Research Article | Open Access
Ivana Cristina Nunes Gadelha, Joseney Maia de Lima, Jael Soares Batista, Marilia Martins Melo, Benito Soto-Blanco, "Toxicity Effects of Toad (Rhinella jimi Stevaux, 2002) Venom in Chicken (Gallus gallus domesticus)", The Scientific World Journal, vol. 2014, Article ID 851473, 6 pages, 2014. https://doi.org/10.1155/2014/851473
Toxicity Effects of Toad (Rhinella jimi Stevaux, 2002) Venom in Chicken (Gallus gallus domesticus)
This study aimed to evaluate the pathological changes that occur after administering different doses of R. jimi (Stevaux, 2002) parotoid glands secretion to Gallus gallus domesticus chicks. Twenty-three animals were used in this study and were divided into 5 groups that received a toad venom dose of 0, 3.0 mg/kg, 6.0 mg/kg, 10.0 mg/kg, and 25.0 mg/kg. After 48 h, the necropsy and pathological examinations were performed. No clinical signs of toxicity were observed in any group. Macroscopically, hepatomegaly, areas of liver necrosis, splenomegaly, necrotic and hemorrhagic cardiac regions, hydropericardium, dark necrotic lesions of Meckel’s diverticulum, and hemorrhages in the lungs and kidneys were detected. Histopathological changes included diffuse vacuolar degeneration of hepatocytes, severe sinusoidal congestion, focal areas of hemorrhage in the parenchyma, swollen cardiac fibers, necrotic myocardial fibers, moderate to acute diffuse alveolar hemorrhage, vacuolar degeneration of the renal tubular epithelium, necrosis of renal tubules, and extensive hemorrhagic areas below the brain and cerebellar meninges. In conclusion, pathological changes of the R. jimi toxins in chicks were noted in the heart, spleen, liver, Meckel’s diverticulum, lungs, and kidneys. Most of the changes were similar to those observed in humans and animals exposed to toxins from other toad species.
The toad genera Bufo and Rhinella, which belong to the Bufonidae family, possess various granular glands that secrete toxins for protection against predators. One such is the parotoid gland, which is located in the postorbital region, on both sides, and is specialized in toxin production and storage. In the most toxic species, the parotoid glands are well developed, allowing the storage of large quantities of the venom [1–3].
Toad toxin mainly consists of derived steroids (bufadienolides and bufotoxins) and biogenic amines (epinephrine, norepinephrine, serotonin, bufotenine, and dihydrobufotenine) [3–6]. Bufadienolides and bufotoxins inhibit the Na+/K+ ATPase pump in the heart muscle cells. At high concentrations, these compounds may induce hallucinogenic effects by acting on the central nervous system [3–6]. It is probable that epinephrine, norepinephrine, and serotonin do not contribute significantly to the poisoning because these compounds given orally are rapidly metabolized by catechol-O-methyltransferase (COMT) in the gastrointestinal tract and by monoamine oxidase (MAO) in the gastrointestinal tract and liver .
The Rhinella genus contains more than 250 species; about 77 of them inhabit the Americas . Some species with toxicological importance include Rhinella marina Linnaeus, 1758 (Bufo marinus), Rhinella icterica Spix, 1824 (Bufo ictericus), Rhinella (Bufo) schneideri Werner, 1894, and Rhinella jimi Stevaux, 2002 . Undoubtedly, the most studied species is cane toad R. marina. The poisoning by R. marina toad has been reported in different species including dogs, lizards, snakes, opossums, cats, pigs, chickens, ducks, turtles, frogs, goannas, raptors, marsupial mammal, and ornamental and nonornamental fish [8–17]. Although the clinical signs induced by R. marina toxicity are well established in humans and mammals, its effects and pathological changes in birds are limited. This study aimed to evaluate the pathological changes that occur after administering different doses of R. jimi venom (Stevaux, 2002) to Gallus gallus domesticus chicks. This study also assessed the applicability of using chicks as experimental models in toxicity studies, which would facilitate the assessment of physiopathogenic elements and the discovery of new therapeutic approaches against this specific venom.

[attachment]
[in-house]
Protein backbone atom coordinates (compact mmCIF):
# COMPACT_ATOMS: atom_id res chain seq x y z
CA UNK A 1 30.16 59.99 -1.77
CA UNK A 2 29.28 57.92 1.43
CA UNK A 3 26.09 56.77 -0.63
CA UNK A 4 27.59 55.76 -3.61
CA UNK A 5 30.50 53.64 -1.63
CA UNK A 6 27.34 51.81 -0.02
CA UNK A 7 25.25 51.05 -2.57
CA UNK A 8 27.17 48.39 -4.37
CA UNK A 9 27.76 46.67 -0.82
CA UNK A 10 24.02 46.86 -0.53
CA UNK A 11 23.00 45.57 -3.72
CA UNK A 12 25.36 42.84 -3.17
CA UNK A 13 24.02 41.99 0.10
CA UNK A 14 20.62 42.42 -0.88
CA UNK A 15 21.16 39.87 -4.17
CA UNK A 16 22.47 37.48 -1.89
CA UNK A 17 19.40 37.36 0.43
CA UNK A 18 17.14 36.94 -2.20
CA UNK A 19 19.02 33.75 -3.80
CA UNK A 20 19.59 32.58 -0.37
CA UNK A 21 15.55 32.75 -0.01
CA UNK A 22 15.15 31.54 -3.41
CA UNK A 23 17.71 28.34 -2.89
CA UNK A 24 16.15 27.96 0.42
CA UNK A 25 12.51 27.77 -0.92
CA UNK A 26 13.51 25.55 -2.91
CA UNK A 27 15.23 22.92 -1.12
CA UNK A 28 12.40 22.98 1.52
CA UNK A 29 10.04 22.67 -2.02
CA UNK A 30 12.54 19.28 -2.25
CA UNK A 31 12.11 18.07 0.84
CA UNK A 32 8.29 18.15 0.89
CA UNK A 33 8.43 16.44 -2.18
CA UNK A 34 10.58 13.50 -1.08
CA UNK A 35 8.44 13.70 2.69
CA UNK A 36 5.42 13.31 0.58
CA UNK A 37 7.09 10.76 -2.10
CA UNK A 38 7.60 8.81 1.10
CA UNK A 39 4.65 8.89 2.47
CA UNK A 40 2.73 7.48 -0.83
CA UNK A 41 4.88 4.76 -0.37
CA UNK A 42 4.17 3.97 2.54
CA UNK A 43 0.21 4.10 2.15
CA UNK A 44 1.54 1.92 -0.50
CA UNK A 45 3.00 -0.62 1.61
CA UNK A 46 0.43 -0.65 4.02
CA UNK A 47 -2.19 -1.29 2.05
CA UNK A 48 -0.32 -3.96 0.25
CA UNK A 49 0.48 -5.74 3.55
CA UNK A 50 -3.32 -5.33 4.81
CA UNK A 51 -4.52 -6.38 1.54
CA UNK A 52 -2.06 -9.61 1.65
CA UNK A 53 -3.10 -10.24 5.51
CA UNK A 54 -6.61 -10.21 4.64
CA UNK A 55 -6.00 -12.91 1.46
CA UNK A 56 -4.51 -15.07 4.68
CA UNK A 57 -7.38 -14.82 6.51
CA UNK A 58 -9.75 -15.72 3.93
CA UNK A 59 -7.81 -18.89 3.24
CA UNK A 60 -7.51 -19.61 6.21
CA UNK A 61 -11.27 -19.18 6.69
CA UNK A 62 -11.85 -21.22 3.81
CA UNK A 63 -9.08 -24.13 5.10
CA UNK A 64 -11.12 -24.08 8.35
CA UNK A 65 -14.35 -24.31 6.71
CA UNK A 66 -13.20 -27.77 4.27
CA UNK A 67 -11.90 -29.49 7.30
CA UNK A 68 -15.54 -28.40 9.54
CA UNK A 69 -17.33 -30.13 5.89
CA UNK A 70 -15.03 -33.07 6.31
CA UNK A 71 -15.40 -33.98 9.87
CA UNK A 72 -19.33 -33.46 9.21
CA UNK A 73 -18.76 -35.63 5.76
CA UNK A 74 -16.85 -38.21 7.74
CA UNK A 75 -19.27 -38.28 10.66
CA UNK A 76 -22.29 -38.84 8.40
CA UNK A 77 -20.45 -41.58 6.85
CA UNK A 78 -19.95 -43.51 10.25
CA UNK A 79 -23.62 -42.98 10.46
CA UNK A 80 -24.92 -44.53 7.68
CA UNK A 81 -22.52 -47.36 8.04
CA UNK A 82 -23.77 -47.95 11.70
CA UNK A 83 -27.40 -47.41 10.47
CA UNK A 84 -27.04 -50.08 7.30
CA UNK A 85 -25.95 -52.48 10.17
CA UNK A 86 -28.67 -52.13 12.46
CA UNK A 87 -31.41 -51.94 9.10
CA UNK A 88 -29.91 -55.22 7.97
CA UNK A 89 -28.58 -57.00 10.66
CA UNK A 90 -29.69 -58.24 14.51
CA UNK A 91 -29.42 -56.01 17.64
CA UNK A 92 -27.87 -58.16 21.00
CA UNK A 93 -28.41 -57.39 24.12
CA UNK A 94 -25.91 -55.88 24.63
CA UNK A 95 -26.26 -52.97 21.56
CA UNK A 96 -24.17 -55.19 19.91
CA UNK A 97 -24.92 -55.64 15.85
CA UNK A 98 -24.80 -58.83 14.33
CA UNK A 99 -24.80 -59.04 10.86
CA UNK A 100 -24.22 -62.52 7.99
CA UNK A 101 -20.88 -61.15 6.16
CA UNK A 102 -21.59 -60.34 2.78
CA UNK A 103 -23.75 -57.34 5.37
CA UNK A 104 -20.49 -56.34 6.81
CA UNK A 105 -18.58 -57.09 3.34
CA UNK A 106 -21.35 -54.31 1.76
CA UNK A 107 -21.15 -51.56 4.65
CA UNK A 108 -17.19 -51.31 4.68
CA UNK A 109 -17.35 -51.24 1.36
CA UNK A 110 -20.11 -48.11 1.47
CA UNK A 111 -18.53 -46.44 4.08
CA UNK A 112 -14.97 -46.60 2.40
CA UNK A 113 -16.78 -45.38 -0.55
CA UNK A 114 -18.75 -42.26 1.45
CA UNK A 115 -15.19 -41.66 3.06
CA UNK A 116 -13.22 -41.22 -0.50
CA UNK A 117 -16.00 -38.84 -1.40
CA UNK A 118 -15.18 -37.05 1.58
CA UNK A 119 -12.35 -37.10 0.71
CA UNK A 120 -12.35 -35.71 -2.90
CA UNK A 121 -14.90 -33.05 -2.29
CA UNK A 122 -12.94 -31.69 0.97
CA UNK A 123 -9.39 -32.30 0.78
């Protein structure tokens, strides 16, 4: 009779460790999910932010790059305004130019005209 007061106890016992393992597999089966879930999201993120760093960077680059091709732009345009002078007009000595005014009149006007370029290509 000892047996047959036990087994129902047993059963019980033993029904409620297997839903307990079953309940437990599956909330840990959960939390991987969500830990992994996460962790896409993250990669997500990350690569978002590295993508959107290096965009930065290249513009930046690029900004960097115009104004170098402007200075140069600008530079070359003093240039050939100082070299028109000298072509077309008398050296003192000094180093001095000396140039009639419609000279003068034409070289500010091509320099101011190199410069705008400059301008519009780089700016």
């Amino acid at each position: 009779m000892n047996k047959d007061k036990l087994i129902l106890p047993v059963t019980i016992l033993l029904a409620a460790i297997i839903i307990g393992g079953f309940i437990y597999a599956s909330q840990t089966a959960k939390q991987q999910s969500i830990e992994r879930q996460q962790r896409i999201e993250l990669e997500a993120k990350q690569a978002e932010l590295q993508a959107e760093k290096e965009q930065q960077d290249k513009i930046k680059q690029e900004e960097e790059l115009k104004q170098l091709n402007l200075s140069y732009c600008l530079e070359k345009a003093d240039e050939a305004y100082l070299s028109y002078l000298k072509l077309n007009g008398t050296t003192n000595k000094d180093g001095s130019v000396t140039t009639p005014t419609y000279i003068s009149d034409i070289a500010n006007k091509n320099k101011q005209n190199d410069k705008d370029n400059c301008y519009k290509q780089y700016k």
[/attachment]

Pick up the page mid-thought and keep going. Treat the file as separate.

2. Materials and Methods
We used 23 Acoblack chicks of approximately 10 days of age bought from a local commercial producer. These animals were kept in cages (40 × 50 cm) and provided commercial poultry feed ration (Initial Ration, Purina, Sao Lourenço da Mata, PE, Brazil) and water ad libitum.
2.2. Toad Venom Collection
Four R. jimi toads were captured from the municipality of Limoeiro do Norte, CE, Brazil. The parotoid glands secretion was extracted by manual compression of the parotoid glands and collected in sterile bottles. Subsequently, the venom from the four toads was mixed and then suspended in distilled water to obtain the desired concentrations.
2.3. Experimental Design
The animals were randomly divided into 5 groups: the control group (), which received distilled water, and 4 groups (G3, G6, G10, and G25; per group), which were treated using different concentrations of the parotoid glands secretion. The G3, G6, G10, and G25 groups received venom doses of 3, 6, 10, and 25 mg/kg, respectively. The used doses were based on earlier experimental studies [15, 18–20]. The venom was administered as a single dose by gavage. The animals were monitored for 48 h to assess any visible signs of toxicity.
After 48 h, the animals were killed by cervical dislocation and submitted for necropsy. The liver, kidney, lung, heart, spleen, bursa of Fabricius, Meckel’s diverticulum, proventriculus, rectum, brain, and gizzard samples were collected and fixed in formalin. The samples were then embedded in paraffin according to routine histological processing. Sections of 5 μm thickness were stained using hematoxylin and eosin (HE) for subsequent examination by using an optical microscope.
The results of scores of macroscopic pathological lesions were statistically analyzed by the chi-squared test for trend to test for linear trend across the groups. The level of significance was set at .
No animal showed any clinical signs of toxicity. The macroscopic pathological changes observed during necropsy are presented in Table 1. No chickens in the control group showed any injury. All the animals that received the toad toxins showed hepatomegaly and multifocal yellowish white areas in the liver with sizes ranging from 1 to 3 mm, suggestive of necrosis (Figure 1(a)). The severity of the lesions appeared to be dose-dependent. Animals that received higher venom doses (10 and 25 mg/kg) showed macroscopic lesions in liver, heart, Meckel’s diverticulum, spleen, lungs, and kidneys. The chi-squared test for trend of the macroscopic lesions showed significant differences for all lesions except hydropericardium.
|Chi-squared test for trend.|
n.s.: nonsignificant; *: <0.05; **: <0.01; ***: <0.001.
The heart of the treated animals when observed macroscopically showed sagging, ecchymoses, focal yellowish white areas suggestive of necrosis (Figure 1(b)), and severe hydropericardium. In one animal from the G25 group, the heart showed an irregular surface with whitish nodules above the epicardium, accompanied by hemorrhagic spots. The venom-treated animals also showed splenomegaly, hemorrhagic lungs and kidneys, and dark necrotic lesions of Meckel’s diverticulum (Figure 1(c)).